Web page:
Q: Last year my husband canceled a flight on United Airlines and received a ticket credit. A few months later, he was killed in a hit-and-run accident.
Actually, I wasn't even asking for a refund. I was asking, under the circumstances, that maybe they could reissue the ticket to me so that I could use it. I supplied them with all the documentation they requested and required. I still have not heard from them. Can you help? -- Robin Johnson, Sherman Oaks, Calif.
A: I'm so sorry for your loss. Airlines routinely refund even nonrefundable tickets when passengers die. But your request came during the last part of the merger between Continental Airlines and United Airlines, and it involved switching to a different reservation system for the company. So, while the representatives you repeatedly contacted may have wanted to transfer the name on your deceased husband's ticket to yours, it may have been difficult, if not impossible.
If you'd simply sent United a copy of your husband's death certificate and a request for a refund, then you probably wouldn't have waited three months for a resolution. But I get the sense that you were trying to play fair. The ticket was canceled, and according to the rules, you were entitled to a credit, not a refund.
But those aren't United's only rules. It also doesn't change the name on a ticket. The only exceptions I know of are large corporations that buy millions of dollars worth of tickets on one airline. Their contracts might allow for a name change, so that if an employee is reassigned or terminated, the ticket can be reissued under another employee's name. Alas, you had no such contract you could invoke. By asking for a name transfer -- by trying to minimize United's loss -- you were confusing the airline. I guess no good deed goes unpunished.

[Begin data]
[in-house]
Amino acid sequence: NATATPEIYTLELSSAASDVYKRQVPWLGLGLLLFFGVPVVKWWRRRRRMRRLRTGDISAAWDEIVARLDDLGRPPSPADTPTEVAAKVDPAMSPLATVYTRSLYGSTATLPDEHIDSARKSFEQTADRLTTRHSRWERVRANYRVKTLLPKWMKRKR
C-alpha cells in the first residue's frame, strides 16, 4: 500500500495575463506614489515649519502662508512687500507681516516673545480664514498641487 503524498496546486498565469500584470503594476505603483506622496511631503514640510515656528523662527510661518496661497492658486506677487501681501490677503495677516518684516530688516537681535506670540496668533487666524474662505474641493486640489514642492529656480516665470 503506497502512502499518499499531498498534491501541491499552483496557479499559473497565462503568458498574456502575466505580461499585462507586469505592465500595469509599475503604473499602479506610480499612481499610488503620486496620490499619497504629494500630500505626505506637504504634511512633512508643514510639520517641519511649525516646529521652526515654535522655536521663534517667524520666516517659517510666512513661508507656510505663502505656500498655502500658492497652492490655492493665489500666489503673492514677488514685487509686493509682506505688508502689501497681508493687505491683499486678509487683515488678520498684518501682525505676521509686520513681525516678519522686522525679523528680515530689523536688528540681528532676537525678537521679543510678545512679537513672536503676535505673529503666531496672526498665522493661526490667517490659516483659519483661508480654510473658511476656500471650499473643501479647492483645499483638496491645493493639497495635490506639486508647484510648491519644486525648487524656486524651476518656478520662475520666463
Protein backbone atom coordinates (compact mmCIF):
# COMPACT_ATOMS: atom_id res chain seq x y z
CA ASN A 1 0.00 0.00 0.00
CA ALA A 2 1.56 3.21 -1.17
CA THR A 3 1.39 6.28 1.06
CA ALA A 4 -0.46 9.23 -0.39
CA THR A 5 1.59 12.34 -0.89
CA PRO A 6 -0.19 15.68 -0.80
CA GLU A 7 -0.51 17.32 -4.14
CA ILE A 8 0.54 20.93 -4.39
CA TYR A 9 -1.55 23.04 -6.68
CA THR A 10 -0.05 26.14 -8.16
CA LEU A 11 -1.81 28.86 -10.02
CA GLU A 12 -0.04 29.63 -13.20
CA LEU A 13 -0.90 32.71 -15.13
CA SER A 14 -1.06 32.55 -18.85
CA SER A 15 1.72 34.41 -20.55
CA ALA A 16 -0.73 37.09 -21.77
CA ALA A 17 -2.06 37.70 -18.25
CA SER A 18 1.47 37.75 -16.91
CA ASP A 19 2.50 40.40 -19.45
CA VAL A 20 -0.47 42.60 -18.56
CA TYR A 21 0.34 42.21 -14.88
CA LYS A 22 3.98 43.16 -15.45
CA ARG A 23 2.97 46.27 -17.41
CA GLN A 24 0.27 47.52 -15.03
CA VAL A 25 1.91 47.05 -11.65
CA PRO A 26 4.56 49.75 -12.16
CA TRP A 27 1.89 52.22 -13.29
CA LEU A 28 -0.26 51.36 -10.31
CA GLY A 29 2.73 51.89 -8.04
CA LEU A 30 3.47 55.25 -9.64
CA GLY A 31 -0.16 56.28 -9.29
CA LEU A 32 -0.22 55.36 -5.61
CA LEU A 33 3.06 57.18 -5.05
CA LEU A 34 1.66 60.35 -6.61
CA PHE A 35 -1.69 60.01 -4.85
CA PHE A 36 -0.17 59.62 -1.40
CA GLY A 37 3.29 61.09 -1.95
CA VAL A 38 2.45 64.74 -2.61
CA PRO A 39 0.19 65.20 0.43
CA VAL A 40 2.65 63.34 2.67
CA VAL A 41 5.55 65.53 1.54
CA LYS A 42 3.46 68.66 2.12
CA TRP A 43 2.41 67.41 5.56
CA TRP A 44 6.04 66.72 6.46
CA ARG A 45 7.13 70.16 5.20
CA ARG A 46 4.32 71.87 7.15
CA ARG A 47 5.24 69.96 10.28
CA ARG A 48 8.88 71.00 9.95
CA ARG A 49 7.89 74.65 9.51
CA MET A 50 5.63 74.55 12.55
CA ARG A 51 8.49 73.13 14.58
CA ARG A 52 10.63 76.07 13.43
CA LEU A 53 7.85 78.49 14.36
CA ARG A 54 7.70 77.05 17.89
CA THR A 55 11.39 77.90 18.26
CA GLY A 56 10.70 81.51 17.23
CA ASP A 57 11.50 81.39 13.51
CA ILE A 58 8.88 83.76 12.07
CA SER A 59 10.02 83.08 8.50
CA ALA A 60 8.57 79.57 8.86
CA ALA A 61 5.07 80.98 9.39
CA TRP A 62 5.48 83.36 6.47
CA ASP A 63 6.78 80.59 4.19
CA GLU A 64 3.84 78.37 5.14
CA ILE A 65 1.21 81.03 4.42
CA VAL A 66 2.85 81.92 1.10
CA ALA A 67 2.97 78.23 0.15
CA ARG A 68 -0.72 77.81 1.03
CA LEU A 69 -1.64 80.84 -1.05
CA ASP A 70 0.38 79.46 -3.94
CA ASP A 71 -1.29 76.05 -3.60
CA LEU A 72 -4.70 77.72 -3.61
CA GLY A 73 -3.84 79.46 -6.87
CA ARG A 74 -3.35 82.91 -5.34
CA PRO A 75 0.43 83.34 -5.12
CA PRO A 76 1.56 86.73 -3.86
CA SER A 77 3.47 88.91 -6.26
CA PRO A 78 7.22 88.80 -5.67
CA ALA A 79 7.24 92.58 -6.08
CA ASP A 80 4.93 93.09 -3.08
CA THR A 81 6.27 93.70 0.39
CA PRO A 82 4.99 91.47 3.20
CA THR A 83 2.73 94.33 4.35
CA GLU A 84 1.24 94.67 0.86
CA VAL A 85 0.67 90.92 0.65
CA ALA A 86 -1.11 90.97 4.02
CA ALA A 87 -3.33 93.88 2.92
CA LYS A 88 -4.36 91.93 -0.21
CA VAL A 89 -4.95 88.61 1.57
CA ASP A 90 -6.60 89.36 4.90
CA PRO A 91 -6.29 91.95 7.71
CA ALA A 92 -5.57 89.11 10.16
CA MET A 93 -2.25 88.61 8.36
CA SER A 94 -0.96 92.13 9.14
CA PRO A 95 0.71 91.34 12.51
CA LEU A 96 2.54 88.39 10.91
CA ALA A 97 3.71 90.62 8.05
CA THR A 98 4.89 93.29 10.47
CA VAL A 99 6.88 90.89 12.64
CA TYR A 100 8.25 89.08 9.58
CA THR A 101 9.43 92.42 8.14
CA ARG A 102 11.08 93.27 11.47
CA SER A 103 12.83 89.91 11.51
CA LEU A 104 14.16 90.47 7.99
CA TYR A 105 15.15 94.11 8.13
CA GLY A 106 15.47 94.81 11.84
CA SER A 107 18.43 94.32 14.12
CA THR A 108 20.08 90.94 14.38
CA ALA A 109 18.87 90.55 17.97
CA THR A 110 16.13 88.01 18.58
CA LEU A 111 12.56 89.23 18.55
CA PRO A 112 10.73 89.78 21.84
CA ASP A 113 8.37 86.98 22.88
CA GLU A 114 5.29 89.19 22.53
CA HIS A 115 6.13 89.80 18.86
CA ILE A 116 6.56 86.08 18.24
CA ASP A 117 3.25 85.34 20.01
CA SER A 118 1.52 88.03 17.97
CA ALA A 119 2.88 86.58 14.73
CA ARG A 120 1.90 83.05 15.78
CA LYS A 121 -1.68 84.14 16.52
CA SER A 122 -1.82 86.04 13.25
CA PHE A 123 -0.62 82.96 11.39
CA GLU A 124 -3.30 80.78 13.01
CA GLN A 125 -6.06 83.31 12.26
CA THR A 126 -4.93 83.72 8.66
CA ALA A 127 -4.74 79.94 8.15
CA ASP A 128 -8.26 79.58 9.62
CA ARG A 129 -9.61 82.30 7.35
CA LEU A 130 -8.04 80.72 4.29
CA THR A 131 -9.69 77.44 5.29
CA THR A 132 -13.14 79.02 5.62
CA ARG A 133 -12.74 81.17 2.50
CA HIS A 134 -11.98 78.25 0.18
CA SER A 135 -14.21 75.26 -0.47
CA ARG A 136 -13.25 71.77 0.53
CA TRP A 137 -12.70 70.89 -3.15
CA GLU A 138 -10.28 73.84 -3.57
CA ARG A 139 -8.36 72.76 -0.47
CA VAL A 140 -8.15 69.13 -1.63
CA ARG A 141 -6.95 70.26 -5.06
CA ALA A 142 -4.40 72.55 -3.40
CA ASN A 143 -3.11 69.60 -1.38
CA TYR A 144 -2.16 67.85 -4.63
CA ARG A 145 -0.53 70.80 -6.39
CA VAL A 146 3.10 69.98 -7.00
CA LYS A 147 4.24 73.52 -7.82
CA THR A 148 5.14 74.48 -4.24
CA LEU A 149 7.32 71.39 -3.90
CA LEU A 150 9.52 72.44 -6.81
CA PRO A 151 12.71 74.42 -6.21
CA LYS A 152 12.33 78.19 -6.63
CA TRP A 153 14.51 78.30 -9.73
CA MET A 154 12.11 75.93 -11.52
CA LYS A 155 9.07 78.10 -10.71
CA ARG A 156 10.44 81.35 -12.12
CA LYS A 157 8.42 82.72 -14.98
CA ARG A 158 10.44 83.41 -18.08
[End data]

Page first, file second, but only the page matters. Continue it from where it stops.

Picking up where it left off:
Even when I brought this case to United's attention, it had some trouble understanding what was happening, and said that your dead spouse should receive a full refund for his ticket (technically, his next of kin should get it, which would be you).
A representative told you your husband's ticket was "nonrefundable and therefore nontransferable," but that the airline sometimes made exceptions to its rules. This was one of its times. United agreed to transfer your husband's credit to you.
(Christopher Elliott is the author of "Scammed: How to Save Your Money and Find Better Service in a World of Schemes, Swindles, and Shady Deals" (Wiley). He's also the ombudsman for National Geographic Traveler magazine and the co-founder of the Consumer Travel Alliance, a nonprofit organization that advocates for travelers. Read more tips on his blog, elliott.org or e-mail him at firstname.lastname@example.org. Christopher Elliott receives a great deal of reader mail, and though he answers them as quickly as possible, your story may not be published for several months because of a backlog of cases.)